This was libel in rem by John B. DohelT against the steamship Etona for damages to a load of hides stowed in her hold. Wing, Shoudy & Putnam, for libelant. Conyers & Kirlin, for claimant. BROWN, District Judge. The above libel was for damage to hides shipped at Buenos Ayres on board the British ship Etona in the lower hold, No.2 hatch, above which was stowed a quantity of Pernambuco sugar, the drainage from which was found on arrival of the ship at New Yox:k, to have injured the hides beneath. The evidence shows that the deck where the sugar was stowed, was a perfectly tight iron deck; that the shipment of hides in January, 1894, was under a bill of lading, which permitted the taking of cargo at other ports, excepted damages arising from negligence, provided that in no case should the steamer be liable for any damage to the goods, and that all damage claims should be "settled direct with the owners according to English law to the exclusion of proceedings in the courts of any other country"; an evidently invalid stipulation as against these consignees, and as to transportation between Brazil and New York. Slocum v. Western Assur. Co., 42 Fed. 236; The Guildhall, 58 Fed. 796, and cases there cited. The drainage in question arose under the following extraordinary circumstances: After the loading of the hides at Buenos Ayres in the lower hold, the ship proceeded to Rio, and thence to Pernambuco, where she took in sugar between decks. Thence, by a passage of a1;>out 7 days, she went to Para, a port about 100 miles up the river Amazon, where she was taken to an anchorage by a local pilot, and anchored by him near other shipping with first 45 fathoms of chain out, and afterwards 60 fathoms, and proceeded to unload certain cargo shipped for that port. On the fourth day after anchoring, and while unloading, the anchor dragged, probably from the great force of the current on the flood tide, which there rises about 12 feet, and from being somewhat outside of the ordinary anchorage ground.. .Before she could be brought to a stand, by the second anchor, which was then thrown over, the ship grounded upon a sand bank, which caused her to take a strong list, and some of the drainage of the sugar in consequence of this list ran down over the coamings of the hatch upon the hides beneath, notwithstanding all efforts to prevent it. lt is evident that the efficient cause of this damage was the stranding on going adrift. This was wholly unexpected, and could not have been anticipated. It was a sea-peril within the exception of the bill of lading.. Montoya v. Assurance Co., 6 Exch. 4.51. The burden of v.64F.no.7:-56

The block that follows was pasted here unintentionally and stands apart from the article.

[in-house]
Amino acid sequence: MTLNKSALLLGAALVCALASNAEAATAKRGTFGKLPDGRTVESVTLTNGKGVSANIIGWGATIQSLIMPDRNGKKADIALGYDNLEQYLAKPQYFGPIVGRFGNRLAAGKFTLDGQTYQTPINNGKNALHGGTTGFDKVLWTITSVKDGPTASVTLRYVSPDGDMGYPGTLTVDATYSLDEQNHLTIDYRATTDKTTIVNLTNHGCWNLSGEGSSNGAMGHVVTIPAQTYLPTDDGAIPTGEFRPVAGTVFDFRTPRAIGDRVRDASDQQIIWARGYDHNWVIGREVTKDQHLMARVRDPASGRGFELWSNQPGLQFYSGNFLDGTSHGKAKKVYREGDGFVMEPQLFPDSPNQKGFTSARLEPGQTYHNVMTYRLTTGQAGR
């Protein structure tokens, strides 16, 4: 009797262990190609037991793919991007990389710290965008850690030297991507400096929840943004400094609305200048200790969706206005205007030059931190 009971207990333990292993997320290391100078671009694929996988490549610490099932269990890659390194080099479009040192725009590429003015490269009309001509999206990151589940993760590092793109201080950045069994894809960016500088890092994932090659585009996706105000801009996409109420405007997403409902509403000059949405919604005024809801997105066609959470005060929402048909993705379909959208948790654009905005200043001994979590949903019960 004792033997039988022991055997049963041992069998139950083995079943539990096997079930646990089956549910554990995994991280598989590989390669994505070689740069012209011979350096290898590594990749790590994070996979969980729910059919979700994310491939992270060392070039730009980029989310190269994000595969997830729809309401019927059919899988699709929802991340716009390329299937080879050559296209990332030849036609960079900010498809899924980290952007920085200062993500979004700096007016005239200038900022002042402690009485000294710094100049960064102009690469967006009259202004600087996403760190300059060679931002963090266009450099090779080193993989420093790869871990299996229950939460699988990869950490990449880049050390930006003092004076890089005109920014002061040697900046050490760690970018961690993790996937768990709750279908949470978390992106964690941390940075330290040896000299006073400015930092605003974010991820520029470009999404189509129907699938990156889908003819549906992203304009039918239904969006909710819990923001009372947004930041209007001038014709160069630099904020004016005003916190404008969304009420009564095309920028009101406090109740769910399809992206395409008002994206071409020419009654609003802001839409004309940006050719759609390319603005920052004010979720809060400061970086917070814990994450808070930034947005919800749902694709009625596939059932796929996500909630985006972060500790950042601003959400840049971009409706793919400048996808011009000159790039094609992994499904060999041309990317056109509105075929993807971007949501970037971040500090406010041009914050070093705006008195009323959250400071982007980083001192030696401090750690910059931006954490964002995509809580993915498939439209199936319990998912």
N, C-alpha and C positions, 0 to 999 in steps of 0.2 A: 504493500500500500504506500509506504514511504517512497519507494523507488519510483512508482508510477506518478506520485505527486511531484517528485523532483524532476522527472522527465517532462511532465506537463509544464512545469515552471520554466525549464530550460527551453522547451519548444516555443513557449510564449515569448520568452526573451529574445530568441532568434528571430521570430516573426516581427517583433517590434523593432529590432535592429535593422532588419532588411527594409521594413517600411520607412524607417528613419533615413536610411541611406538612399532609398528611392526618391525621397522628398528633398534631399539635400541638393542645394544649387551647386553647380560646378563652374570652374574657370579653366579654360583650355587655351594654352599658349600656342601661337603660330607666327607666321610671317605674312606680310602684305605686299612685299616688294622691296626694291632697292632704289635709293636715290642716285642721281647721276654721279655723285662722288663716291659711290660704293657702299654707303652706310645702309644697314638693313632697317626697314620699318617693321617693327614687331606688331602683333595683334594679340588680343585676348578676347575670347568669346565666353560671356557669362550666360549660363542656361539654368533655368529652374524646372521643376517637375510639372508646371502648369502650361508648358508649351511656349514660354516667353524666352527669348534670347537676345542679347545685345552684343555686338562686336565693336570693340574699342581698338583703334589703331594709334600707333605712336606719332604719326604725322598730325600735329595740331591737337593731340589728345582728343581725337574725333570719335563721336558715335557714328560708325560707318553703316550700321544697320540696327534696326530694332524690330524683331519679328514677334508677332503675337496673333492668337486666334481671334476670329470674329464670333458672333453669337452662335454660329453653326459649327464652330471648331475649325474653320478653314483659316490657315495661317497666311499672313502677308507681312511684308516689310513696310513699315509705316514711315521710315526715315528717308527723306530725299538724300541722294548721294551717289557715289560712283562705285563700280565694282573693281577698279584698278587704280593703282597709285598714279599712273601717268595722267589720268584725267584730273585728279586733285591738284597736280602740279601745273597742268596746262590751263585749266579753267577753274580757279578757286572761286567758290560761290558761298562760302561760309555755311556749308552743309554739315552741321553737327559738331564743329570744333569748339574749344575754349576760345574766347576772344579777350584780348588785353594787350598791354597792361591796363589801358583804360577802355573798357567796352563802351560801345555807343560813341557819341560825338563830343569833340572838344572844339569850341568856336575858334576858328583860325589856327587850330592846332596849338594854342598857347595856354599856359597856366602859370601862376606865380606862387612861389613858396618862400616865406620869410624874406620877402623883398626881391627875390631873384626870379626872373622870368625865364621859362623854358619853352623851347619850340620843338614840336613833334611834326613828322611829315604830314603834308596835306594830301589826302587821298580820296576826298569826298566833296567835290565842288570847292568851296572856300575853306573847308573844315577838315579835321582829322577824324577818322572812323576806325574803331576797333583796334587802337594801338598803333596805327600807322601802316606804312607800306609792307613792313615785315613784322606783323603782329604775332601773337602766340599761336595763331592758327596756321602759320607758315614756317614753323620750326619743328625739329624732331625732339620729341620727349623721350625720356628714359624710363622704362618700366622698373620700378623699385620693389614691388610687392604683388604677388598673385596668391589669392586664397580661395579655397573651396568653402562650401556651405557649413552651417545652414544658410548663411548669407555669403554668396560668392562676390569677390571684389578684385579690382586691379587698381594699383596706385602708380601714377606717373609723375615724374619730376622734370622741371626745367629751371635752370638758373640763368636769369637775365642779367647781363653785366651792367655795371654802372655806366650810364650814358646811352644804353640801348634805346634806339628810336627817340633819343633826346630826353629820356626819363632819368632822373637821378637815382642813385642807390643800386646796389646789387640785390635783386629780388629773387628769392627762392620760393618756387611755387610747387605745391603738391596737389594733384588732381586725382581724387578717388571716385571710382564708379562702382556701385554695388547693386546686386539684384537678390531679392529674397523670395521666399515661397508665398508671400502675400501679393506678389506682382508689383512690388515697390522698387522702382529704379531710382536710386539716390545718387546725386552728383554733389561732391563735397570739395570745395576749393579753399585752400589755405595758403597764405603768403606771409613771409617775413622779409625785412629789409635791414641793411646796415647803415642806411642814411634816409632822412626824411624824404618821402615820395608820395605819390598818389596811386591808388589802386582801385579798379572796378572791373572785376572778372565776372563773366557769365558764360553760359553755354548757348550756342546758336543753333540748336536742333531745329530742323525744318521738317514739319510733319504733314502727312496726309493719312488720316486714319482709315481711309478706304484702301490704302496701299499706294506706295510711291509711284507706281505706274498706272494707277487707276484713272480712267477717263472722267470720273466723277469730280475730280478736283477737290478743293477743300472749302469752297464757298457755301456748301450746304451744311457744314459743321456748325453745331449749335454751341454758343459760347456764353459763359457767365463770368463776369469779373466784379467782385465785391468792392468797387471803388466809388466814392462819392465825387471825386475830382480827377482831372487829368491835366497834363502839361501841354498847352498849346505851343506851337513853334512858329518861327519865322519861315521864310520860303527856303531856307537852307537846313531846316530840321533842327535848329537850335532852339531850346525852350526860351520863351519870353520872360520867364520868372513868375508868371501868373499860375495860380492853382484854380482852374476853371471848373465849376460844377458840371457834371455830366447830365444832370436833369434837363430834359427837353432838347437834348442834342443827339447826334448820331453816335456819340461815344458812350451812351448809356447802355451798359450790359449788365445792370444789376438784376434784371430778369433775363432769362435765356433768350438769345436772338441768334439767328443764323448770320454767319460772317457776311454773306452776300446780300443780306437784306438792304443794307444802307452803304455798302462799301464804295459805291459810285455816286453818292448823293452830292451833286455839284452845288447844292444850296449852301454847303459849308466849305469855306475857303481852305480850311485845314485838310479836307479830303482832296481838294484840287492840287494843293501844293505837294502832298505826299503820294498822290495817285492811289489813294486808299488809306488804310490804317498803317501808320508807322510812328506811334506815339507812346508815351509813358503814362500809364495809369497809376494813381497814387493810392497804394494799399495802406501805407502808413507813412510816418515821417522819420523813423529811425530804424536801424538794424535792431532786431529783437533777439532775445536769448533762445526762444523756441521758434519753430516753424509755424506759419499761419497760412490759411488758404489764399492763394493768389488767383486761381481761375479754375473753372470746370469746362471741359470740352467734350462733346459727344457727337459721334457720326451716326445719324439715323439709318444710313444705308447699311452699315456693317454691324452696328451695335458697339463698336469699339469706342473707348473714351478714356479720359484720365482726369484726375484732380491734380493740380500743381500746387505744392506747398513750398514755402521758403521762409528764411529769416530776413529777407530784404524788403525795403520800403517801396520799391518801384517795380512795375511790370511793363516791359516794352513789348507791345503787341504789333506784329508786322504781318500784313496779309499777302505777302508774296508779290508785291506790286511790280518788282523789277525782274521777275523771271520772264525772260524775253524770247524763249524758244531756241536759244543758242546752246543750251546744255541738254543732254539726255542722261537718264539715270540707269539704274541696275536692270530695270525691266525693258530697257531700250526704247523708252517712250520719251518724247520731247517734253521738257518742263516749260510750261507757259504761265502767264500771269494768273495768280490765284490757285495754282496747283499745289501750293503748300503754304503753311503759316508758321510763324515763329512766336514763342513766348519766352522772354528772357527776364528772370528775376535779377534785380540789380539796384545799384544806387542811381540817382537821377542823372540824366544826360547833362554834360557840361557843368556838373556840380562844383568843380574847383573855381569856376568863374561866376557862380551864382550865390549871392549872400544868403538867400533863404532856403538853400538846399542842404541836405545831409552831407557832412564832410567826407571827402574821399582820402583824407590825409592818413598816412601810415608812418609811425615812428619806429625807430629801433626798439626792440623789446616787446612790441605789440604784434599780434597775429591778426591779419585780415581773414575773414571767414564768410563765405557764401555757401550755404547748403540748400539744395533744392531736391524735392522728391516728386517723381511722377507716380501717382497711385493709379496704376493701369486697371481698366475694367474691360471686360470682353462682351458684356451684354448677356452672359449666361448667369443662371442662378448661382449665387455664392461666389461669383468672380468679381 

11 Wall. 129; The [1.894] Prob. .:Neptune, 6 :BIatchf. 193,Fed. Cas. No. 10,118. Other vesi!selsttll that· vicinity did not drag. If negligence !sto be imputed to anyone, it would seem to be against the local pilot in respect to t4e,ppsition assigned by him ·to the ship, and in not ordering over both aI!chors instead of one only. I cannot find it to be negligence in the ship to stow sugar in the between decks over hides, in a ship with a perfectly tight iron deck and coamings a foot high, and with scuppers sufficient for all drainage that could be :anticipateq. I do not think the mere pos· sibilityiof, stranding and of the escape of drainage over/coamings a foot high, through a' strong list arising from stranding, are such contingencies as are to' foreseen and guarded against of and ordinary care;' and in all other in the respects'the evidence acquits the ship of negligence.' There is no prooithat'the patent anehors were inferior 01' deficient. , If,however, under the,above the ship could formerly have been held liable for negligence of the local pilot in consequence'of which she adrift, the evidence ihher behalf shows the of "due diligence by the owners tt) make her in all respec>ts.' $eawol'thy ,and properly manned, equipped, arid supplied," so aWtdl'bting both the vessel and]ier owners within the protection of the HHM' section of the act of congress passed February 13, 1893 ,(27 Stat.c. '105," p. 445; 2 Supp. Rev'. St. c. 105,P;, S1)'. See the recent ease, of The Silvia, 64 Fed. 881. ,', , . If that;' section exten.;1s to vessels ,bringing cargoes to ports of the United States, the case must be decided in favor of the defendant, whether the clauses of the bill Of, lading with, ref· 'erence to negligence, and adopting the law of England, be deemed 'valid and 'operative or not. If they a,revalid nn4 operative, then under the stipulation as to of thel3ritish law, the defense is whileif the clatiseadoptingthe law of England be held invalid' or inoperative as an attempt to the jurisdiction of all o,ther countries than that of England,or,as attempting to "introduce whol'esale the law of a forum'wholly foreign to the transin the absence 'of any reference to the law of action, Brazil, remains as the only law possibly applicable to the case. Under the e,:tplicit language of the third se¢tion of the ad 9f 13,1893, which 'extends its provisions fu "any vessel transporting merchandise or property to or from any port in the United States," Iddhpt feel authorized to' limit its, application to vessels of the United States alone. The construction gttren to our statute, lin1itingshipowners'liabilities to the value of the "'esseland freight, 'seems tome analogous. The Scotland, 105 U. S. 24, 30. AlthOugh foreign carriers ,Will therflby enjoy some immunities ·undel' this act ·that are not accorded to our vessels in foreign ports, that is a matter for Which' eongress is responsible under the explicit terms of the act, andnotthe,conrts. The libelis"therefore, without costs.